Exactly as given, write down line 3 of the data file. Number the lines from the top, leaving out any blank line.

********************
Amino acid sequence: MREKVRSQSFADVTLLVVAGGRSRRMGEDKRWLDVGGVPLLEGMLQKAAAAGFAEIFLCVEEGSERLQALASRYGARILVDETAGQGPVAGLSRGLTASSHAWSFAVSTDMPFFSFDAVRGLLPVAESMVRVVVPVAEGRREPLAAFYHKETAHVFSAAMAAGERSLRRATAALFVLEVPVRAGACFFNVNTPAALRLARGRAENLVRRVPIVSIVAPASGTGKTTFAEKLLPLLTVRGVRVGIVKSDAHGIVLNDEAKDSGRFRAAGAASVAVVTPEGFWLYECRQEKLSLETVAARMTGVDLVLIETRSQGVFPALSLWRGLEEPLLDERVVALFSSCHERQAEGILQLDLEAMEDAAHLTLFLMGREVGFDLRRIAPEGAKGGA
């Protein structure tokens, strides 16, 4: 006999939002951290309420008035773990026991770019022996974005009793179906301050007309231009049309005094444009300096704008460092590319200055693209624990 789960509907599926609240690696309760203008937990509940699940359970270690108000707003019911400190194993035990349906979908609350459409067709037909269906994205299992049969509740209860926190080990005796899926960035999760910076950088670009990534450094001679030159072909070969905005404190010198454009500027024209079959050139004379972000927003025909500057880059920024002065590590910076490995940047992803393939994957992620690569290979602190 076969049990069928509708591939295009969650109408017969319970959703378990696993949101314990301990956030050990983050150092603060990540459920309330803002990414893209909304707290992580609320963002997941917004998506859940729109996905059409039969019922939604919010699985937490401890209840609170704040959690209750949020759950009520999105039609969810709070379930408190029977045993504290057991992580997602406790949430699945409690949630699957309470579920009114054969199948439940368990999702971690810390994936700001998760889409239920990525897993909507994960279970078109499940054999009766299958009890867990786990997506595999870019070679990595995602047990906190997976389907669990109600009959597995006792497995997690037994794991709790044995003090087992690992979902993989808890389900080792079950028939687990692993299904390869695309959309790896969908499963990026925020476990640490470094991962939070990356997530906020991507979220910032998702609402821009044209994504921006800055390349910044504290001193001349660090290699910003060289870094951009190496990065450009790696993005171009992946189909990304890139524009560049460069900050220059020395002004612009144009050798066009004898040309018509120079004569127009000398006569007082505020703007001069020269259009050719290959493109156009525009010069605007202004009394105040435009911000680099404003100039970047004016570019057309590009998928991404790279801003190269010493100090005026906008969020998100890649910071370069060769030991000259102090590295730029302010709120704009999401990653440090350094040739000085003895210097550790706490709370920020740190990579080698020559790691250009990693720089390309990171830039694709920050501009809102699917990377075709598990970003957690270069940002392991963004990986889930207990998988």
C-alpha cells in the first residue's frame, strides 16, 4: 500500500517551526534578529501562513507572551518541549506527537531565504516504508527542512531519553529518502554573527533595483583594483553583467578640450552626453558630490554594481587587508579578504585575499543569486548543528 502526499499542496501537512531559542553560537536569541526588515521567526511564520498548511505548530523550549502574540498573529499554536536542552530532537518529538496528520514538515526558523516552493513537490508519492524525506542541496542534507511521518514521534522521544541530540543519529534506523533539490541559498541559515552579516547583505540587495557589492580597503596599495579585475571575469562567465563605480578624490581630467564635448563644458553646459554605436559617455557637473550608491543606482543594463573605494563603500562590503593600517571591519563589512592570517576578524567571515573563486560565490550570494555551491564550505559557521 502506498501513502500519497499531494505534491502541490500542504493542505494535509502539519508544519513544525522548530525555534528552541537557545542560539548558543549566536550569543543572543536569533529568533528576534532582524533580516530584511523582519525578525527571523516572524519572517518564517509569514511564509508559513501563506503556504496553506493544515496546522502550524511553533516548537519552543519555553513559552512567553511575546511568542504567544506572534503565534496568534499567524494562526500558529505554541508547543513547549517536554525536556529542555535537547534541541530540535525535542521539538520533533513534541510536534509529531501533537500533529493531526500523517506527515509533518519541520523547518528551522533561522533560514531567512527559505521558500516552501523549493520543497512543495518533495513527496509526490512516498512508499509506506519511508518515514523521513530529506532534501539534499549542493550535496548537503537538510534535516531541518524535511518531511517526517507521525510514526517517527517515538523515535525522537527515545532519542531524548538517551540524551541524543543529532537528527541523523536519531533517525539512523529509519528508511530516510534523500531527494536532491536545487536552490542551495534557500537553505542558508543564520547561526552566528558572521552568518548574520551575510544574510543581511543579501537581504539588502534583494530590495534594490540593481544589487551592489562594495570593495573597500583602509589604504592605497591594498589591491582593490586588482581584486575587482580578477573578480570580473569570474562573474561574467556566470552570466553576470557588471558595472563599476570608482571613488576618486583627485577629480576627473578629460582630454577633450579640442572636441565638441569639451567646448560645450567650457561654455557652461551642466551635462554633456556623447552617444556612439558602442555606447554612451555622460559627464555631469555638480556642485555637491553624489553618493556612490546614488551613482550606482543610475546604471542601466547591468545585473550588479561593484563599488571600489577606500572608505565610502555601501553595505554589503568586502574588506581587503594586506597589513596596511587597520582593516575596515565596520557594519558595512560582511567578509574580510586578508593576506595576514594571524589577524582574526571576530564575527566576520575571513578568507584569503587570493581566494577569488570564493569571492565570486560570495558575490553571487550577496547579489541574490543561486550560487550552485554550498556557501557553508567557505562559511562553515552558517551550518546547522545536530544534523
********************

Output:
C-alpha cells in the first residue's frame, strides 16, 4: 500500500517551526534578529501562513507572551518541549506527537531565504516504508527542512531519553529518502554573527533595483583594483553583467578640450552626453558630490554594481587587508579578504585575499543569486548543528 502526499499542496501537512531559542553560537536569541526588515521567526511564520498548511505548530523550549502574540498573529499554536536542552530532537518529538496528520514538515526558523516552493513537490508519492524525506542541496542534507511521518514521534522521544541530540543519529534506523533539490541559498541559515552579516547583505540587495557589492580597503596599495579585475571575469562567465563605480578624490581630467564635448563644458553646459554605436559617455557637473550608491543606482543594463573605494563603500562590503593600517571591519563589512592570517576578524567571515573563486560565490550570494555551491564550505559557521 502506498501513502500519497499531494505534491502541490500542504493542505494535509502539519508544519513544525522548530525555534528552541537557545542560539548558543549566536550569543543572543536569533529568533528576534532582524533580516530584511523582519525578525527571523516572524519572517518564517509569514511564509508559513501563506503556504496553506493544515496546522502550524511553533516548537519552543519555553513559552512567553511575546511568542504567544506572534503565534496568534499567524494562526500558529505554541508547543513547549517536554525536556529542555535537547534541541530540535525535542521539538520533533513534541510536534509529531501533537500533529493531526500523517506527515509533518519541520523547518528551522533561522533560514531567512527559505521558500516552501523549493520543497512543495518533495513527496509526490512516498512508499509506506519511508518515514523521513530529506532534501539534499549542493550535496548537503537538510534535516531541518524535511518531511517526517507521525510514526517517527517515538523515535525522537527515545532519542531524548538517551540524551541524543543529532537528527541523523536519531533517525539512523529509519528508511530516510534523500531527494536532491536545487536552490542551495534557500537553505542558508543564520547561526552566528558572521552568518548574520551575510544574510543581511543579501537581504539588502534583494530590495534594490540593481544589487551592489562594495570593495573597500583602509589604504592605497591594498589591491582593490586588482581584486575587482580578477573578480570580473569570474562573474561574467556566470552570466553576470557588471558595472563599476570608482571613488576618486583627485577629480576627473578629460582630454577633450579640442572636441565638441569639451567646448560645450567650457561654455557652461551642466551635462554633456556623447552617444556612439558602442555606447554612451555622460559627464555631469555638480556642485555637491553624489553618493556612490546614488551613482550606482543610475546604471542601466547591468545585473550588479561593484563599488571600489577606500572608505565610502555601501553595505554589503568586502574588506581587503594586506597589513596596511587597520582593516575596515565596520557594519558595512560582511567578509574580510586578508593576506595576514594571524589577524582574526571576530564575527566576520575571513578568507584569503587570493581566494577569488570564493569571492565570486560570495558575490553571487550577496547579489541574490543561486550560487550552485554550498556557501557553508567557505562559511562553515552558517551550518546547522545536530544534523